• 11. Intent of Cyberbullying  The intent of cyberbullying is to tease, taunt, name call, embarrass, humiliate, threaten, and spread defamatory lies and libelous rumors to ruin the cybervictim‟s reputation (Miller & Hufstedler, 2009).
  • 12. Its Pervasive Nature Traditional Bullying  Not many know it is being done and only a few witness it  Usually done by one bully or a small group of bullies  Lasts for short periods of time each day and the victim can usually escape once at home Cyberbullying  Worldwide audience that knows and is watching it being done  Is initiated by one bully and then many others join in to participate  In a matter of seconds, it can reach a multitude. 24/7 - attacked, home is no longer a sanctuary
  • 13. Examples of Cyberbullying  Sending mean messages or threats through email or cell phone  Posting hurtful messages on social networks or web pages  Spreading rumors online or through texts  Posting embarrassing photos or secrets and spreading them  Recording unauthorized videos and uploading them  Hacking into account and posting damaging messages  Stealing identity of person  Leaving someone out of online groups  Creating a fake online persona to bully others  Sexting  (Bullying Statistics, 2009; Brain Pop, 2012).
  • 14. What is Sexting?  Sexting is defined as the action of sending sexually explicit photos, videos, or text through one‟s own phone or computer to friends or potential suitors.  20% of teenagers participate in sexting  1 in 10 have shared a naked image of themselves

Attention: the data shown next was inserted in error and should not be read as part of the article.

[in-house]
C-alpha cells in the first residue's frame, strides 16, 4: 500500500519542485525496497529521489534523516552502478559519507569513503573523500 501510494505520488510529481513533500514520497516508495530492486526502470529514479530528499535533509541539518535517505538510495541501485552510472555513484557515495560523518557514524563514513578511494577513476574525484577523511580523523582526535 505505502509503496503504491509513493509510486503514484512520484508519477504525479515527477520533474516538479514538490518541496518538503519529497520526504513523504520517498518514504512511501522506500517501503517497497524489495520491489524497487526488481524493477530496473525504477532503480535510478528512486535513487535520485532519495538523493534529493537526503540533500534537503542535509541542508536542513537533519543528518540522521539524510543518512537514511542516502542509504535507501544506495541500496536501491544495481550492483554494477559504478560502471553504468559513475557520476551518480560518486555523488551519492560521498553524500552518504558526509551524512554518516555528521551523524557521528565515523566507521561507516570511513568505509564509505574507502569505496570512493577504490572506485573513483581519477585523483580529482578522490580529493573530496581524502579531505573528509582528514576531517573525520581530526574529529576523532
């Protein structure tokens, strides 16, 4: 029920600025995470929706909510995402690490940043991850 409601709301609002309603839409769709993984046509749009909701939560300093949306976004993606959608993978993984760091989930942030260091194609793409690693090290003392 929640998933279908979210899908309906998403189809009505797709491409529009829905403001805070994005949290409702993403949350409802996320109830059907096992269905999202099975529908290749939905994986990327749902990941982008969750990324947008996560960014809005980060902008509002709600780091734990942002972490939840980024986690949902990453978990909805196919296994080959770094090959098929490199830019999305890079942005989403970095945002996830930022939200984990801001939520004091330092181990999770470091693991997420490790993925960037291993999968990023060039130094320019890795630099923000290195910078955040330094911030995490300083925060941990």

• 15. Why Do Teens Engage in Sexting  Most Common: To be fun or flirtatious  To date or hook-up with that person  Peer pressure especially by males (51%)  To send a “sexy present” to their boyfriend or girlfriend  To joke around  To feel sexy
  • 16. Sexting Ramifications  Can ruin reputations  Can spread like wild-fire to others thus cause embarrassment and even suicide  Could be considered as distributing child pornography  Could be labeled as a sex offender
  • 17. Sexting, What Can We Do?  We need to teach students about the legal ramifications and embarrassment that could be incurred.  We also need to help parents understand this growing epidemic and inform them of what they can do to protect their child.  Furthermore, because sexting can turn into cyberbullying especially when spread for others‟ amusement, it must be included in the school‟s anti-cyberbullying policy.
  • 18. Why do cyberbullies bully others?  Cyberbullies:  Think that it is funny and want to see a reaction; 81% of teenagers said that others cyberbully because they think it is funny (National Crime Prevention Council, 2012a).  Do it for entertainment because they are bored  Do not consider the consequences of their actions  Are motivated by anger, revenge, or frustration  Do it to torment others and for their ego  Do it to bolster their own social standing  To get revenge for being bullied themselves (Wired Kids, n.d.).